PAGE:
The absent archive is an ongoing project inspired by some discarded and reclaimed photographs, slides and documents. The project involves research, analysis, and as time progresses, an opportunity to make work in response to the archive, reimagining a life filled with stories of love, loss and unshared memories.
The Absent installation uses the ‘frames’ of a vast archive of muddled slides, that have been catalogued into numeric hangings, connected with thread and intermitent projections of life. They bring the past into the future and provide a new view of historic documentation giving triggers to a previous time, lost information about places visited, holidays, monuments, landscapes and architecture. From the chaos of the archive comes order and a time to think about what the archive reveals. The unsaid, the unseen, the unshared memories of a life once lived.
Lost and Found is a stream of unconsciousness, drawing with words and voice. The ebb and flow of letters sent, forward and back, read, replied, reread, held, imagined. Conversations that overlap, get misunderstood, get lost, get re-found.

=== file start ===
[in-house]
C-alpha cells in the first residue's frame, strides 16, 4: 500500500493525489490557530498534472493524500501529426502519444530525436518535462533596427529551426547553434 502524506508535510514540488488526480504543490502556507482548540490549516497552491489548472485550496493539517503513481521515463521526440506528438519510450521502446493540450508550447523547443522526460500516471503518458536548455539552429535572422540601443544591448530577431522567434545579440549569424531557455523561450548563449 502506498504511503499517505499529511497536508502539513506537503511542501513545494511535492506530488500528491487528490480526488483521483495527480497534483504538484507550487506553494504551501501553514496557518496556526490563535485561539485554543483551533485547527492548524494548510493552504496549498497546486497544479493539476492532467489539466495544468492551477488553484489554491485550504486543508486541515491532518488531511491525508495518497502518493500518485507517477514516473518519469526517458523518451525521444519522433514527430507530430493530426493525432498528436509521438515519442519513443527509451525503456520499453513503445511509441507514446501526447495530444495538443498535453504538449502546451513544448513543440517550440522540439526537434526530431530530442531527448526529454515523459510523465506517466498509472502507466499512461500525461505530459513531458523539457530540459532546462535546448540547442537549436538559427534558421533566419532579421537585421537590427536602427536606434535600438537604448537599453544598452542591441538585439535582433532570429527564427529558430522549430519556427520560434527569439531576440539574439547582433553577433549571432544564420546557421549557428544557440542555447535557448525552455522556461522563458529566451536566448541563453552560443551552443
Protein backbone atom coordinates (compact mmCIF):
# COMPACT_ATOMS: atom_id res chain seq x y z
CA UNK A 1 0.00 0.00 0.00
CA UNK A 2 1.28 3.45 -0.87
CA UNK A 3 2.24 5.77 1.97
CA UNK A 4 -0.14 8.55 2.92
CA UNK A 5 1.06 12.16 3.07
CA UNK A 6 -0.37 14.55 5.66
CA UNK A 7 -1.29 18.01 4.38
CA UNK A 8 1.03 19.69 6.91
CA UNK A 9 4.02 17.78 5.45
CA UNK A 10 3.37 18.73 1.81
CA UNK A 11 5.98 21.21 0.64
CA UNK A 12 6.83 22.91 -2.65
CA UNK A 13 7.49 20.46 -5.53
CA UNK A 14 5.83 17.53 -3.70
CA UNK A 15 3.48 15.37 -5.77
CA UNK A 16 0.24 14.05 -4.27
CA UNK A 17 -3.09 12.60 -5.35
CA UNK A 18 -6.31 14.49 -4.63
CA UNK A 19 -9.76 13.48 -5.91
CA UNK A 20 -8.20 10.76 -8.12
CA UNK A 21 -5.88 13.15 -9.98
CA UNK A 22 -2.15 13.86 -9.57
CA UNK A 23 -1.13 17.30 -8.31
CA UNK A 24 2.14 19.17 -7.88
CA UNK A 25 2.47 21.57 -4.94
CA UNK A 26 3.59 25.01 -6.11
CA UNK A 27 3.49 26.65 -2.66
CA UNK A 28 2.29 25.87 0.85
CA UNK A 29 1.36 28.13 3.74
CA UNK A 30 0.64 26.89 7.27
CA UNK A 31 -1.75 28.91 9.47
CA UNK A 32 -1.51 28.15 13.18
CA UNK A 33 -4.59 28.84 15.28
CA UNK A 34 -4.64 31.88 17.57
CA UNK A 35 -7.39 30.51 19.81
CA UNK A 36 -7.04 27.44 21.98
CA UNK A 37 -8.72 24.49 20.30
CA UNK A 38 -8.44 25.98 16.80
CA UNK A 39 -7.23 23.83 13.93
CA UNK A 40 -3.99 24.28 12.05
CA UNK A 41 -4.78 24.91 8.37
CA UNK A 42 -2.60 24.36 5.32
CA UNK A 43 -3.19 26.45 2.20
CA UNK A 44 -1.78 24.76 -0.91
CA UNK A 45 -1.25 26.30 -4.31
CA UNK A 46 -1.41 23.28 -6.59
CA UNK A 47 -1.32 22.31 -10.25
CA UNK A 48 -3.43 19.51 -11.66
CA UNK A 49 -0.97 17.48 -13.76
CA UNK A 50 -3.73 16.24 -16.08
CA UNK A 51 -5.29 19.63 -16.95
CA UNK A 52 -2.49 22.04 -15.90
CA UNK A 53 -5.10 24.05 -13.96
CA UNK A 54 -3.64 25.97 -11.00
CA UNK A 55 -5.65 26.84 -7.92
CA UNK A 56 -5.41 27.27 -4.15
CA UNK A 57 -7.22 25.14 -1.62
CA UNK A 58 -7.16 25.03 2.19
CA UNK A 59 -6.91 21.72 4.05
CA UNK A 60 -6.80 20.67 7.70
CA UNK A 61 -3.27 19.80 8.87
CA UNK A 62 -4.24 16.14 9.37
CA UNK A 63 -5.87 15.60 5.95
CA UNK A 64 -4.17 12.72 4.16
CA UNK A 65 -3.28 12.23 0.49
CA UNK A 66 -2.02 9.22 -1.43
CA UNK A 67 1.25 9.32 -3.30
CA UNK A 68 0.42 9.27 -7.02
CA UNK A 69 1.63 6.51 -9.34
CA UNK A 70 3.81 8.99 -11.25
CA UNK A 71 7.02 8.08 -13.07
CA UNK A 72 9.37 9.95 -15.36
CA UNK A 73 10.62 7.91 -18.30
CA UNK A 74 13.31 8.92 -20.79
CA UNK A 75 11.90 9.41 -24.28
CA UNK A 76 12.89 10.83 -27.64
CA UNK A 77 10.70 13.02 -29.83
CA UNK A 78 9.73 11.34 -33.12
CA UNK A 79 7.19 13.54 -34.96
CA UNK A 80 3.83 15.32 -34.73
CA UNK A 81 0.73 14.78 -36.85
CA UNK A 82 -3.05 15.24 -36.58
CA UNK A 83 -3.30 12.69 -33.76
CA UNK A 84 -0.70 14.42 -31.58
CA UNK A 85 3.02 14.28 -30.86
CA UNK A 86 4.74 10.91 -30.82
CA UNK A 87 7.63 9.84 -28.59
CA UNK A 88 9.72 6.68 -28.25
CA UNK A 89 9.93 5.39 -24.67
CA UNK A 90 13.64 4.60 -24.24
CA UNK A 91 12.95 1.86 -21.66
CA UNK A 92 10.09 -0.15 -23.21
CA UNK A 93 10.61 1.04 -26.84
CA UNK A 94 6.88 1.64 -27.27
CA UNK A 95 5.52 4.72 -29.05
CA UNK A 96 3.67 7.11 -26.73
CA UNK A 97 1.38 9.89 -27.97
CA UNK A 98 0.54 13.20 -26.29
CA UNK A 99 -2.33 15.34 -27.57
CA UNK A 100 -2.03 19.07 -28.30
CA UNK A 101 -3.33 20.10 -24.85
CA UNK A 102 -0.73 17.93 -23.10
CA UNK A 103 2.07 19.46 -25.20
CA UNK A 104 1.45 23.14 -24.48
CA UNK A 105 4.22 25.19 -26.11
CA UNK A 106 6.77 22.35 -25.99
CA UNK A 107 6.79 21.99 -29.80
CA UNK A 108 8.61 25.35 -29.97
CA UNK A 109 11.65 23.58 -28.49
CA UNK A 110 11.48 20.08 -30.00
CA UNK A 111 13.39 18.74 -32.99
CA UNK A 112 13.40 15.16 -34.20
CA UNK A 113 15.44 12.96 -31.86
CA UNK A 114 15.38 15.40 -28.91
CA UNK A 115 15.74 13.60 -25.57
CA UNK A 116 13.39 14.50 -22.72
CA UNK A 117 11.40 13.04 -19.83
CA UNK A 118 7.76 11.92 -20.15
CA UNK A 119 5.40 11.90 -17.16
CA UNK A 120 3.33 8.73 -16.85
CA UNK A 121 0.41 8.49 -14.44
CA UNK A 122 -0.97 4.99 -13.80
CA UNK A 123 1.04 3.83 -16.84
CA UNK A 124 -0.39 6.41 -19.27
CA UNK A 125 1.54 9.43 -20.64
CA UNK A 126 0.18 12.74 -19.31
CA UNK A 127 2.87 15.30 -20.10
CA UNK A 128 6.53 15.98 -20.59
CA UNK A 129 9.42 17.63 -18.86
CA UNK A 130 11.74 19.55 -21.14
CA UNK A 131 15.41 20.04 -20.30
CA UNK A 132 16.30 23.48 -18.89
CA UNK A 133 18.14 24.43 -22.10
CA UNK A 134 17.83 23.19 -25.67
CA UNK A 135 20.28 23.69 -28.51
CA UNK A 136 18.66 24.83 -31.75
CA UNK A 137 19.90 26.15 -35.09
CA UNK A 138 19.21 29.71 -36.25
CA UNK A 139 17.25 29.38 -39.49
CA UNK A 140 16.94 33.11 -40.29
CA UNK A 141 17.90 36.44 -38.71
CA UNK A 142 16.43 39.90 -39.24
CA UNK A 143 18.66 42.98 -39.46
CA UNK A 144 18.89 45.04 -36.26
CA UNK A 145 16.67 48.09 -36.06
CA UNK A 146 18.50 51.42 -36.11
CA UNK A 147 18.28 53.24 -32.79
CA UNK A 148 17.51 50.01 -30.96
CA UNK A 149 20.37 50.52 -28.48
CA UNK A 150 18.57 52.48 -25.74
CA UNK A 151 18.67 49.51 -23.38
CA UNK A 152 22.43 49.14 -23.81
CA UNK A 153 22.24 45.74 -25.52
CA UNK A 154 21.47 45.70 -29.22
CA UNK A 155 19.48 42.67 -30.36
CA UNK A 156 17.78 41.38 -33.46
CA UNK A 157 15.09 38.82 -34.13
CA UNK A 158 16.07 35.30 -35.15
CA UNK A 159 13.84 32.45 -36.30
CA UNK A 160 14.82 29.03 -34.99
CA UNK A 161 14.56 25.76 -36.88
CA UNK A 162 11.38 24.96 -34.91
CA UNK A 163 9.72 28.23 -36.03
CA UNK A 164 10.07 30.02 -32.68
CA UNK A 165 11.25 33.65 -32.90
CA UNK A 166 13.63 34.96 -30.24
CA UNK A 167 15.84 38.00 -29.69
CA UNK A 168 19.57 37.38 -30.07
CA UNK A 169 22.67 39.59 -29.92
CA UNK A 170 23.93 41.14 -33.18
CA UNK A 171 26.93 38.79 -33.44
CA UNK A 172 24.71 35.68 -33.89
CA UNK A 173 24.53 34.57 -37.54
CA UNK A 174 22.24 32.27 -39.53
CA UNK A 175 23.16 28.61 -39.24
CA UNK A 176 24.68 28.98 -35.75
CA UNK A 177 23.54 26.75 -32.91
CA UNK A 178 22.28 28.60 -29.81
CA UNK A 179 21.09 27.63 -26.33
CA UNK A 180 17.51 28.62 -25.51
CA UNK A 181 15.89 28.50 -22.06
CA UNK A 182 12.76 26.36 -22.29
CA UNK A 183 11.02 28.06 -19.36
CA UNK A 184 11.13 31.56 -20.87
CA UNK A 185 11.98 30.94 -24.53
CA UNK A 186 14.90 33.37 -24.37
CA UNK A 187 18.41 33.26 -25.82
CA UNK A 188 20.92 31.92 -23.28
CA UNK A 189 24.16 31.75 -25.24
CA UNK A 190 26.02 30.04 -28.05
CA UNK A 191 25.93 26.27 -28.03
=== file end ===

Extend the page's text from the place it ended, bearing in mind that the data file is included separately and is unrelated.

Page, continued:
Lost & Found is a view into an obsessive, ritualistic & private world. A voyeuristic story of hope and longing, the piece considers the challenges of change. Through cataloguing, analysing, and removing it reveals a time to think about a love once had. Voice, paper and typed text.
Lady in Red: Hidden within the archive amoungst the many views, was a lady, silent, with no voice of her own waiting to tell her story. A series of 5 booklets, tells the story of the Lady in Red - Found photos, found ephemera, red thread and words.
Weep, I will weep
Our little secret
I will keep.
Presumptuous views: Without light, slide transparencies show little - we are searching in the darkness for something. Without actually being the person, we can never actually know what someone is thinking or feeling inside. We presume and we judge but we are ignorant to the truth.
Modern Marriage: Is a series of screenprints that explore the dilemmas of embarking into a sexual relationship and the use of 'marriage manuals' in the 1930s and 1940s. The archive reveals that reading these manuals was a precursor to marriage, primarily written by men with religious undertones and concerns over whether it was appropriate to be read by the woman.